Branding as Business Strategy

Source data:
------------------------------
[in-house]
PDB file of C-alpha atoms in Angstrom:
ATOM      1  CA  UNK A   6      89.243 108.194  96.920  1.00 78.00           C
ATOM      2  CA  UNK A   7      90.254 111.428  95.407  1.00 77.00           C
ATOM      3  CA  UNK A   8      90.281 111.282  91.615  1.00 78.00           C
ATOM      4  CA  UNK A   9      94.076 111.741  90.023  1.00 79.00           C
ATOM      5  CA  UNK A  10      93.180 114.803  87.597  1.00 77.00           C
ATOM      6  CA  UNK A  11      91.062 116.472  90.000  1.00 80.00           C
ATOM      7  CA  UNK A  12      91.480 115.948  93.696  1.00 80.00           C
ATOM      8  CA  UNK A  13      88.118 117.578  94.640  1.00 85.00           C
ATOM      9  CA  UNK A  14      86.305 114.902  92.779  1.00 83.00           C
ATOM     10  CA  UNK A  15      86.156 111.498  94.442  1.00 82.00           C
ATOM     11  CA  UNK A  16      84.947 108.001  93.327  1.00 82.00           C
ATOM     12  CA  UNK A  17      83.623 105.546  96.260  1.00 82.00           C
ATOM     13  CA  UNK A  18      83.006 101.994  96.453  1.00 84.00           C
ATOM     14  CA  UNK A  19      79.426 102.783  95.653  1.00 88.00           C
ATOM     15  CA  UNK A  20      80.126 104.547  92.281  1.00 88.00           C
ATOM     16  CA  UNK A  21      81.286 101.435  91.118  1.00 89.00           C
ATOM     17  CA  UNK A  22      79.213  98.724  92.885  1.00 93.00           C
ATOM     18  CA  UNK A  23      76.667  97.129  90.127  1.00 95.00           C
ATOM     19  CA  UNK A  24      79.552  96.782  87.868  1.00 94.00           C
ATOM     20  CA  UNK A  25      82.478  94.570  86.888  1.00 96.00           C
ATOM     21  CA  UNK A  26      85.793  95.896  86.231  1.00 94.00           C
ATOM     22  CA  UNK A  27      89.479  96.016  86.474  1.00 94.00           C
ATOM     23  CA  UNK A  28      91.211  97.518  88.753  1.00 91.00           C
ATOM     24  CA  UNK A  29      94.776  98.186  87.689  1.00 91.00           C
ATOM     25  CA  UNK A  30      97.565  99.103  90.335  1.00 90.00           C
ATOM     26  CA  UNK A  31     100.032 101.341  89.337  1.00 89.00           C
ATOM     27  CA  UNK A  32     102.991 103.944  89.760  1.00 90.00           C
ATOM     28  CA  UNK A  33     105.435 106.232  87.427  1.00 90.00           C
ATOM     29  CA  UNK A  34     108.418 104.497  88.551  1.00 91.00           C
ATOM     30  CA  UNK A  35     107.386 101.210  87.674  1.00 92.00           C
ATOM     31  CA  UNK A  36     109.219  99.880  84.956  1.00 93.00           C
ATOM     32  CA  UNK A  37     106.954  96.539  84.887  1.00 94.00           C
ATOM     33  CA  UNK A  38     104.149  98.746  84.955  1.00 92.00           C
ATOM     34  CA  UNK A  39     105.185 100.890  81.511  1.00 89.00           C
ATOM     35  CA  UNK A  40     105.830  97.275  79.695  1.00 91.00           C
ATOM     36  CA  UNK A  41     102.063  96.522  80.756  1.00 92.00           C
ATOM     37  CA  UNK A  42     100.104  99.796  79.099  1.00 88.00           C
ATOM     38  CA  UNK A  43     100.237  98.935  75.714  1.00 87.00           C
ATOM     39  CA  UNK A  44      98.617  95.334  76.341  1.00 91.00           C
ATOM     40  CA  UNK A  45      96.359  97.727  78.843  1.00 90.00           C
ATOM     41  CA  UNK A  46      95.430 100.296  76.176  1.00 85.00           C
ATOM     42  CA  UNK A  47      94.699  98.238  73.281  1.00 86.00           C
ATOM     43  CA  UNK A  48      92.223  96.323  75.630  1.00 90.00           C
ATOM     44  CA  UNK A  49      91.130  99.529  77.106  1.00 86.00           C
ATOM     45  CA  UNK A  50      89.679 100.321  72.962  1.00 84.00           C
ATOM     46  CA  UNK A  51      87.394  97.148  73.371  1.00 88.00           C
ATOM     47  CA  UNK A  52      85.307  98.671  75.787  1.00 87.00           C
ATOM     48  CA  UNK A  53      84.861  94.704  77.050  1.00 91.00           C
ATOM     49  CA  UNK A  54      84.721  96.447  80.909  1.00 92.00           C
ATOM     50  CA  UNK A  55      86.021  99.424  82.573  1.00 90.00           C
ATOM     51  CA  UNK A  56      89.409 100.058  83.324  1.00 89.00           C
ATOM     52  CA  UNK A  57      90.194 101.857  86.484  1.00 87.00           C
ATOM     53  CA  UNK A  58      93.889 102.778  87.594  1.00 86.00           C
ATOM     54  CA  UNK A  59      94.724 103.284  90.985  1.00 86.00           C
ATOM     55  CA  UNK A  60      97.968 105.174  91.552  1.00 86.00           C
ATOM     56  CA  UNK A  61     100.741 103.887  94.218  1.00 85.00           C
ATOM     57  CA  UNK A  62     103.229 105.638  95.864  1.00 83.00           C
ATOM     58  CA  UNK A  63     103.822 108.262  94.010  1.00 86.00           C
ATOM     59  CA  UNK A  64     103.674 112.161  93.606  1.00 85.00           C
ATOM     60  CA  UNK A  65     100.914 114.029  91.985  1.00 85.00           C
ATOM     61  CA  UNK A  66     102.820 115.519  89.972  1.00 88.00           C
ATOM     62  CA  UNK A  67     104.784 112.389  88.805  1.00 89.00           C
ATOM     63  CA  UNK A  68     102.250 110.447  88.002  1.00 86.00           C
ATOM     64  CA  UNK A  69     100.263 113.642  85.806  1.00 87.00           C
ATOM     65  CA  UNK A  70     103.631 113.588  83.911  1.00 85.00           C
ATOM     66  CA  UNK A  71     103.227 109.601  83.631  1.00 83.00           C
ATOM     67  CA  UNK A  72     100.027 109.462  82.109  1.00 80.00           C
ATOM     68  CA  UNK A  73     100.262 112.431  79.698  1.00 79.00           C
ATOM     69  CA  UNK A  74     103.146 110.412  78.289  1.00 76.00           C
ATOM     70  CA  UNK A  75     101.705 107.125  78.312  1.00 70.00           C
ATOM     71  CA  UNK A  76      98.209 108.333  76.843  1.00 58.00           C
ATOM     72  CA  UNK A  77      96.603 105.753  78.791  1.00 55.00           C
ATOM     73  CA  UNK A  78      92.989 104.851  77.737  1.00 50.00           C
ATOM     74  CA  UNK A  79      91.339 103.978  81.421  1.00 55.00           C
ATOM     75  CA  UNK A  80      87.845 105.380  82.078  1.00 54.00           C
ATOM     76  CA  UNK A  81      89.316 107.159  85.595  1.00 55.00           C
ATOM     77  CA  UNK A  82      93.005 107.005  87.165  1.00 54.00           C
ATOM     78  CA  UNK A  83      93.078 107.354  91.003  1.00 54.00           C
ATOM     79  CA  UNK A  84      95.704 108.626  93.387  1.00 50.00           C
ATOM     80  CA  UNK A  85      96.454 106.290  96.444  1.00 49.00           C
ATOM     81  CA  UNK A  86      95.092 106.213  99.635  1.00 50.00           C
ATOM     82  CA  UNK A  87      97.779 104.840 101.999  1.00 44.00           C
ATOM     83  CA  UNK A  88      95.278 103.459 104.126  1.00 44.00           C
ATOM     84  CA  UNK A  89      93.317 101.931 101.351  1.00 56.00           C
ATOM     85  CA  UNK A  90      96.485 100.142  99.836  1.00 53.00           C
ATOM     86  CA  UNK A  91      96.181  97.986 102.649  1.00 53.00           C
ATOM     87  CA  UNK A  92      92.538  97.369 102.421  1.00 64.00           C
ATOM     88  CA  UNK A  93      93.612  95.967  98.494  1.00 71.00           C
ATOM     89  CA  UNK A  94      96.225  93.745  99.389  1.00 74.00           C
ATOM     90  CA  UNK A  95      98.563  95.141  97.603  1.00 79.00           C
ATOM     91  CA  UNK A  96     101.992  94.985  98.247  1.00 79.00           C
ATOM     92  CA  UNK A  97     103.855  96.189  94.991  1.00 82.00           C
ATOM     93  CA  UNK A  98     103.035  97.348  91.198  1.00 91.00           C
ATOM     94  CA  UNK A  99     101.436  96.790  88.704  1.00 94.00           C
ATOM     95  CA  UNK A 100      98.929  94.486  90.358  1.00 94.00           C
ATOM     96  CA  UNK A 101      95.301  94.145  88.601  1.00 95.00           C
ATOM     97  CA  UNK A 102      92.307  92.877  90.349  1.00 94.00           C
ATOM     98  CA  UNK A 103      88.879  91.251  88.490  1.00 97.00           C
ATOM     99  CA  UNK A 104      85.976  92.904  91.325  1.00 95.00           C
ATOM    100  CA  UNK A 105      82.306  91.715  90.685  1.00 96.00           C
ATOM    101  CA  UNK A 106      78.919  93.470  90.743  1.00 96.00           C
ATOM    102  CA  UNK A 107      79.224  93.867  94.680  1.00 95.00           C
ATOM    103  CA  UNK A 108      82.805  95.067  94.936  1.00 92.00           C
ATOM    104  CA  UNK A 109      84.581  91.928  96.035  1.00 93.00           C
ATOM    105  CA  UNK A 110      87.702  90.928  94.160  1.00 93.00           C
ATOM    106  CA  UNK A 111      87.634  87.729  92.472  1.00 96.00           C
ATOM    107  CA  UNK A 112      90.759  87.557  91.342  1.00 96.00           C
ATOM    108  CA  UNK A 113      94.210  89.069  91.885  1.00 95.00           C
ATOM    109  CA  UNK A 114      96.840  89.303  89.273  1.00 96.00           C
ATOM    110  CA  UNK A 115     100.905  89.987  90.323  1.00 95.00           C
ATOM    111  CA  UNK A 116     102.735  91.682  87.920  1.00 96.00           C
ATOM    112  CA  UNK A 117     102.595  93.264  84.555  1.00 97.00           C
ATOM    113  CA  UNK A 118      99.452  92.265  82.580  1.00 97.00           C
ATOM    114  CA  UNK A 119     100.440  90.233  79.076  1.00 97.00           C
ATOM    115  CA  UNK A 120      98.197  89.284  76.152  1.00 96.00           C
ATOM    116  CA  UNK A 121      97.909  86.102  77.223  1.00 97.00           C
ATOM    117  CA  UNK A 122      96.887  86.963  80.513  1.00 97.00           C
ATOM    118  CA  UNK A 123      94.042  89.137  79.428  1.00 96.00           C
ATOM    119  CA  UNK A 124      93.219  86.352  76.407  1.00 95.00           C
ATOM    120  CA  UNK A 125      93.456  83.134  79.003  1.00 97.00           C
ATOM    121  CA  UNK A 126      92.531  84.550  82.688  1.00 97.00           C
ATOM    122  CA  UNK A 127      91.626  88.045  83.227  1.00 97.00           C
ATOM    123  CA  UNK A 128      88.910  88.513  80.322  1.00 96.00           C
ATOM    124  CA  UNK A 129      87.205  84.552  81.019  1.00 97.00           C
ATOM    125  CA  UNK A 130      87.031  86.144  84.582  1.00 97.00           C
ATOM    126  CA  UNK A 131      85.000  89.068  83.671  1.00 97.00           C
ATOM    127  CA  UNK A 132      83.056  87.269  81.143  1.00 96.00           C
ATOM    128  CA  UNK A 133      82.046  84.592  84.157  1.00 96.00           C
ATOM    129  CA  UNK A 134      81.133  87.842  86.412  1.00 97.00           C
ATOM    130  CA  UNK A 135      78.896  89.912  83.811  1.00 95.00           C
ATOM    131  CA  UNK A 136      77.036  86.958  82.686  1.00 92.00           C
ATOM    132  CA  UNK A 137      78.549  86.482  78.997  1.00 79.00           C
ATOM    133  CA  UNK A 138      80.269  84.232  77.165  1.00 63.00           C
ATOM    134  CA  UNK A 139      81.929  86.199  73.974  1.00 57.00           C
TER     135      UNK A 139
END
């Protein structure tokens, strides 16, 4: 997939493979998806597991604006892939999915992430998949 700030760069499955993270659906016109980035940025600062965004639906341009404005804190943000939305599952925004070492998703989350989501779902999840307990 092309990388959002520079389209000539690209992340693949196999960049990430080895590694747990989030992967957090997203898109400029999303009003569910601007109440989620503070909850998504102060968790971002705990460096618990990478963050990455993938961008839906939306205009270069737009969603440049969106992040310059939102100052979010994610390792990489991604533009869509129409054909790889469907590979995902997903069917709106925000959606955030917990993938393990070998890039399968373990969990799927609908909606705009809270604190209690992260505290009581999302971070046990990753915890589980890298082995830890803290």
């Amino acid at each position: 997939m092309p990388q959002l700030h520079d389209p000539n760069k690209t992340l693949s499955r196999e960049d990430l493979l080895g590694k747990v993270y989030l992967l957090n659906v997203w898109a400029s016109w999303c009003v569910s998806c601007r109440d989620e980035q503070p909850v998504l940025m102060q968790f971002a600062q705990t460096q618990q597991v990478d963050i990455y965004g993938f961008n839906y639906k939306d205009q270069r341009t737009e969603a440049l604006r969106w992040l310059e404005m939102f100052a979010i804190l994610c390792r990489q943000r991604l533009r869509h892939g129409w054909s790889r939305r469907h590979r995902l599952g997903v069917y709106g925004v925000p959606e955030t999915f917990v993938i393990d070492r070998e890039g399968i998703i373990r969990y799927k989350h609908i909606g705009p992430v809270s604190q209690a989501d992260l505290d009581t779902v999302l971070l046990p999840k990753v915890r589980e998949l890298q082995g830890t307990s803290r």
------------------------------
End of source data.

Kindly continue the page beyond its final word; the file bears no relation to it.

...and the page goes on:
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<ul><li><p>8/2/2019 Branding as Business Strategy</p><p> 1/6</p><p>Branding is part art, part science. It is intangible, visceral, emotional,</p><p>personal, cultural, and very hard to build. In this article, Dean Roger Martin</p><p>and Assistant Dean Kate Eccles argue that branding isnt about advertising</p><p>and PR, its about how your firm is fundamentally going to compete.</p><p>ts not your fathers Oldsmobile. Most of us</p><p>remember this campaign a series of clever</p><p>and compelling General Motors ads designed to</p><p>address a worrying trend: The buyer profile of</p><p>one of GMs key divisions was aging.As sales kept</p><p>drifting downward, GM relaunched the Oldsmobile</p><p>brand in 1988 with a ubiquitous ad campaign</p><p>designed to capture a new generation.</p><p>Many of us recall the high production values</p><p>of these ads, which ran in various iterations for</p><p>over a decade. Celebrity father-child pairs like</p><p>William Shatner and his daughter, traversing the</p><p>generation gap through a shared commitment to</p><p>the Oldsmobile brand.</p><p>Why, then, after years of brand bodywork, did</p><p>General Motors make the decision last December</p><p>to phase out the Oldsmobile the oldest automo-</p><p>tive brand in America?</p><p>Well, it turned out it wasyour fathers Oldsmo-</p><p>bile after all.</p><p>The Oldsmobile ads may have amused sample</p><p>consumers in focus groups, but they did nothing to</p><p>I</p><p>{ R O T M A N M A N A G E M E N T } 5</p><p>PHOTOGRAPHY:KEVIN</p><p>KELLY</p><p>as business strategy</p><p>BRANDING</p></li><li><p>8/2/2019 Branding as Business Strategy</p><p> 2/6</p><p>provide real customers with</p><p>a compelling reason to buy</p><p>the cars. In a last-ditch effort</p><p>to resurrect the brand,</p><p>Oldsmobile hired a new ad</p><p>director a couple of months</p><p>before the announcement.Why, even with this chang-</p><p>ing of the guard, couldnt</p><p>they produce ads that were</p><p>compelling to customers?</p><p>The truth is:The Oldsmobile demise wasnt</p><p>due to ineffective advertising. It was because</p><p>you cant stand for something that you arent.</p><p>THEGOLDEN THREAD</p><p>In an age of accelerating product proliferation,</p><p>enormous customer choice, and growing</p><p>clutter and clamor in the marketplace, a greatbrand is a necessity, not a luxury.</p><p>People tend to think branding is a straight-</p><p>forward final step of a strategy:Figure out what</p><p>you are going to do and then brand it.As though</p><p>you could brandyour firm as an afterthought,</p><p>hire an ad agency to brandyour product, or</p><p>change ad directors to resurrect a dying brand.</p><p>The truth is that a brand is a synoptic, inte-</p><p>grative view of the firm, and is completely</p><p>central to business strategy. As much as any-</p><p>thing, a brand stands for an attitude, a way of</p><p>competing. Indeed, one could go as far as to</p><p>call it culture. In the final analysis, you cant</p><p>geta brand.You have to bea brand.</p><p>Many people equate branding with logos,</p><p>but that would be too narrow a definition. A</p><p>logo is a symbol, but a brand is a story. Brands</p><p>are about passion, commitment, and meaning,</p><p>not about what the label looks like on the</p><p>supermarket shelf.</p><p>Your brand is a golden thread that runs</p><p>through everything your firm is about, connect-</p><p>ingyour strategy, your history, your corporate</p><p>culture, directly to the heart of your consumer.</p><p>Branding is partly about storytelling and</p><p>meaning, but its also about authenticity. Its</p><p>about the ability to really connect to the heart</p><p>of the consumer, and about your willingness to</p><p>keep promises to your employees, your</p><p>customers, and the communities in which your</p><p>company operates.</p><p>Some would try to pro-</p><p>mote a brand that is inconsis-</p><p>tent with what consumers</p><p>actually experience.They think</p><p>that if only they can get some-</p><p>one to draw the right pictures,</p><p>to make the right commer-cials, to have the right PR</p><p>firm, consumers will say the</p><p>right things in focus groups</p><p>and buy their products.</p><p>But the truth is, a brand becomes what</p><p>consumers see, not what the firm wants it</p><p>to be. The phase out of GMs Oldsmobile</p><p>division illustrates how difficult it can be</p><p>to resurrect a brand even one with a</p><p>century of history once it has fallen out of</p><p>favour and no longer delivers authentically to</p><p>the consumer.To build brand equity, a company needs to</p><p>do two things distinguish its product from</p><p>others in the market, and align what it says</p><p>about its brand in advertising and marketing</p><p>with what it actually delivers both of which</p><p>Oldsmobile failed to do.</p><p>BUILDING AN AUTHENTIC ORGANIZATION</p><p>A brand isnt just what the customer experi-</p><p>ences. Its everything that a companys vendors,</p><p>employees, and board members touch.</p><p>Companies need to rethink who defines their</p><p>brand.The power of marketing and advertising</p><p>directors is declining. As service becomes animportant part of the brand experience,</p><p>employees in customer service and distribution</p><p>become just as important to the brand as the</p><p>marketing and communications departments.</p><p>For Sleep Country Canada, the brand is as</p><p>much about the booty-clad deliverymen as the</p><p>ubiquitous radio advertisements.The separation</p><p>of marketing, research, advertising and cus-</p><p>tomer service into silos no longer makes sense.</p><p>Your brand is a manifestation of your culture</p><p> the hearts of your people and what they</p><p>stand for as individuals.The heart of what yourfirm is prepared to promise.The only way to</p><p>have a really strong brand, therefore, is to have</p><p>an authentic organization.</p><p>The Four Seasons a great Canadian com-</p><p>pany with 50 hotels in 22 countries under-</p><p>stands this well.These hotels do not compete</p><p>6 { S P R I N G / S U M M E R 2 0 0 1 }</p><p>With billions of dollars loaned, traded, and</p><p>transacted globally every day, millions of dollars</p><p>are potentially at risk at any given moment in time.</p><p>Having pioneered a way to proactively measure</p><p>and manage risk by determining the total exposure</p><p>of a financial institution across all of its global</p><p>activities, Algorithmics software is now at the</p><p>heart of risk management for more than 120 lead-</p><p>ing banks, asset managers and corporations in</p><p>26 countries.</p><p>Since its inception 12 years ago, Algorithmics</p><p>has evolved from an idea, to a name, to a team</p><p>of dedicated people, to an identity, to products,</p><p>and finally, to a state of brand magic, according</p><p>to its President and CEO, Ron Dembo. Dembo</p><p>spoke about his companys brand at the Rotman</p><p>Entrepreneurial Design Workshop held last</p><p>November. When a brand transcends into some-</p><p>thing that people recognize, identify with, need,</p><p>and ultimately choose as a result of its identity,</p><p>branding magic has been made. I believe the</p><p>Algorithmics brand has reached that place.</p><p>When I started this company, I could have</p><p>taken the approach that we would be just another</p><p>tech company, rushing product to market and</p><p>paying little heed to aesthetic sensibility, brand</p><p>development, culture and art. Instead, Dembo</p><p>decided to build a company that would lead the</p><p>industry both in research and development, and in</p><p>thought leadership. To do so, he had to build an</p><p>aesthetic, a culture, a community all those</p><p>things which define a brand, that supercede a</p><p>business as usual approach.</p><p>Making striking design a priority has had an</p><p>incredible impact on the Algorithmics brand</p><p>says Dembo. Weve relied heavily on strong, ye</p><p>simplistic design, metaphor, and a primary colour</p><p>palate. As a result, the companys corporate</p><p>identity, advertisements, and collateral materials</p><p>appeal to universal sensibil ities. Consistently</p><p>Branding Case Study: Algorithmics Inc.</p></li><li><p>8/2/2019 Branding as Business Strategy</p><p> 3/6</p><p>with the best hotels in the world on the basis of</p><p>better facilities, better real estate, or the mag-</p><p>nificent physical structures of the worlds</p><p>oldest grand luxury hotels.Their competitive</p><p>strategy and what the brand has come to</p><p>symbolize is impeccable and unforgettable</p><p>customer service.Yet, Chairman and CEO Isadore Sharp</p><p>doesnt have a customer servicedepartment.</p><p>Why? Because everybody who works at a Four</p><p>Seasons hotel is automatically in the customer</p><p>service business. On the recent opening of</p><p>their newest property in New York City, the</p><p>company reviewed 30,000 applications, and</p><p>interviewed 3,000 people, in order to fill 400</p><p>positions.They take the selection of those who</p><p>will bethe brand seriously.</p><p>The Four Seasons recruiters arent looking</p><p>for people who have necessarily worked in</p><p>hotels before theyre looking for those who</p><p>are going to love serving their customers, who</p><p>are respectful and empathetic those who</p><p>understand what the Four Seasons banner stands</p><p>for and who want to become part of that tribe.</p><p>In exchange, this authentic brand provides</p><p>great opportunities for those who fit the brand</p><p>profile. Four Seasons employees, unlike many</p><p>in their competitors hotels, receive more</p><p>training, have unprecedented opportunities to</p><p>be promoted within their organization, and</p><p>have a lower turnover rate by far than the</p><p>industry average. Four Seasons understands</p><p>The Role of Identity in Branding</p><p>As you stroll through the grocery aisles,</p><p>plucking items from the shelves and filling</p><p>up your cart, telling one brand from another</p><p>is relatively easy. Its unlikely you would</p><p>accidentally reach for a box of Kelloggs</p><p>Cornflakes when youre looking for Kraft</p><p>Peanut Butter. When it comes to consumerproducts, we remember logos, slogans,</p><p>and the colors and packaging associated</p><p>with them. But for more complex entities,</p><p>such as large organizations or educational</p><p>institutions, branding can be much more</p><p>complicated. Two of the key things that</p><p>define an organizations brand are its identity</p><p>and the way in which people identify with it.</p><p>Rotman alumnus Blake Ashforth</p><p>(BCom 80, PhD 86), currently teaching at the</p><p>University of Arizona, is a leading researcher</p><p>in the area of Organizational Identity (OI). He</p><p>calls OI the soul of an organization. Definingan organizations identity requires identifying</p><p>the qualities that make it distinctive from its</p><p>competitors. To survive and thrive, every</p><p>entity, whether it be an organization, group, or</p><p>institution, must formulate an answer to the</p><p>question, Who am I?</p><p>Another key concept in defining an</p><p>organizations brand is identification, which</p><p>is peoples perception of oneness with or</p><p>belongingness to the organization. We al</p><p>want to think were part of something bigger</p><p>than ourselves. Organizations that manifest</p><p>that sensibility create the emotional context</p><p>people need to locate themselves in a larger</p><p>experience. People who strongly identify</p><p>with an organization incorporate some of what</p><p>they believe to be distinctive and enduring</p><p>about it into their own self-concept.</p><p>Research shows that employee involvement</p><p>is a key component in building reputation</p><p>for a company, creating an attractive image</p><p>for it, and promoting identification with it.</p><p>Ashforth and his colleagues have found that</p><p>strong identification is linked to the likelihood</p><p>that members will externally promote the</p><p>organization and contribute to it financially.</p><p>Identification is also said to directly affect</p><p>employee decision-making and understanding.</p><p> Jelena Zikic, PhD Candidate in</p><p>Organizational Behavior</p><p>Rotman School of Managemen</p><p>{ R O T M A N M A N A G E M E N T } 7</p><p>excellent design has become one of the hallmarks</p><p>of our brand and, I believe, speaks to the superiority</p><p>of the solutions we offer.</p><p>But it takes more than strong design to create a</p><p>successful brand. Equally important is that weve</p><p>managed to create products that people want, and</p><p>have priced them at a level perceived as value</p><p>for money. Choosing appropriate promotional</p><p>vehicles and ensuring the right sales channels</p><p>is also cri tical. In the case of</p><p>Algorithmics and most other suc-</p><p>cessful brands, says Dembo, the</p><p>people in the company and the</p><p>corporate culture are also a critical</p><p>component of brand building. A huge part of our</p><p>success has been as a result of the company we</p><p>keep. Our people are critical to our unique and</p><p>distinct brand.</p><p>With 500 employees speaking 22 languages</p><p>in 16 offices worldwide, Algorithmics is truly a</p><p>global village. We recognize and celebrate this</p><p>unique and extraordinary cultural diversification</p><p> and I know that our customers do as well.</p><p>Customers are made to feel as though Algorithmics</p><p>staff are not only speaking their language in a</p><p>literal sense, but that they also feel their cultural,</p><p>political, and social needs are being understood</p><p>and addressed. Thats a big part of who we are,</p><p>says Dembo.</p><p>continued on page 9</p><p>Ron Dembo, President and</p><p>CEO of Algorithmics Inc.</p></li><li><p>8/2/2019 Branding as Business Strategy</p><p> 4/6</p><p>How did the Rotman School manage to become the</p><p>most often-quoted business school in the country,</p><p>despite a minimal advertising budget and a one-personmedia department? The answer: radical marketing.</p><p>The term radical marketing was coined by</p><p>Sam Hill of Booz-Allen &amp; Hamilton to describe the</p><p>unorthodox publicity approach often adopted by</p><p>successful entrepreneurs who must establish their</p><p>brands under significant resource constraints.</p><p>Radical marketers relate differently to their</p><p>customers than traditional marketers do. They aspire</p><p>to be in tune emotionally with their customer base,</p><p>which allows them to glean superior marketing insight</p><p>without spending millions of dollars on market</p><p>research and focus groups. They are more focused on</p><p>the big picture growth and expansion than</p><p>short-term profits. Examples of radical marketersinclude: Harley-Davidson; Madonna; The Grateful</p><p>Dead; Oprah Winfreys Harpo Productions, and</p><p>Virgin Atlantic.</p><p>With the arrival of Dean Roger Martin in</p><p>September of 1998, U of Ts School of Management</p><p>was ready to embark on a period of unprecedented</p><p>growth and renewal, pursuing an ambitious goal to</p><p>rank among the top ten business schools in the world</p><p>within seven to ten years. Far behind the top business</p><p>schools in both scale and resources, Rotman could not</p><p>expect to compete by merely replicating successful</p><p>models of the leading schools.</p><p>We adopted a school-wide strategy to pursue</p><p>uniqueness, not replication</p><p>distinctiveness, nopredictability, says Martin. To win, the School has to</p><p>act simultaneously across a range of key dimensions</p><p>to create a system of intersecting and mutually</p><p>reinforcing advantages that will lock in our competi-</p><p>tive position and make it difficult for others to replicate</p><p>our distinctiveness. One element of that system is</p><p>radical marketing.</p><p>Radical marketers are driven by a dream tha</p><p>borders on obsession, says Kate Eccles, Assistan</p><p>Dean, Advancement and Chief Marketing Officer</p><p>They are frequently hindered by limited financia</p><p>8 { S P R I N G / S U M M E R 2 0 0 1 }</p><p>The Radical Rotman Brand</p><p>RadicalMarketing 101:</p><p> The CEOs image is consistent with</p><p>the brand.</p><p> Advertising is used only in very minima</p><p>targeted ways. If used at all, its a</p><p>content blast with a specific message</p><p>and purpose, not a continuous stream</p><p>of general image advertising.</p><p> Marketing focuses on creating strong</p><p>visceral ties with specific target audience</p><p>creating a sense of a club or a commu</p><p>of consumers.</p><p> Publicity is the top mass market external</p><p>relations tool, used strategically to positi</p><p>the brand, with the CEO as the central</p><p>media player.</p><p> Market research is minimal: Close</p><p>consumer ties provide needed informatio</p><p>and feedback is continual and built into</p><p>day-to-day operations.</p><p> Staff and constituents are energized</p><p>and act for the brand as passionate</p><p>missionaries.</p><p> Marketing mix is unorthodox, but...</p></li></ul>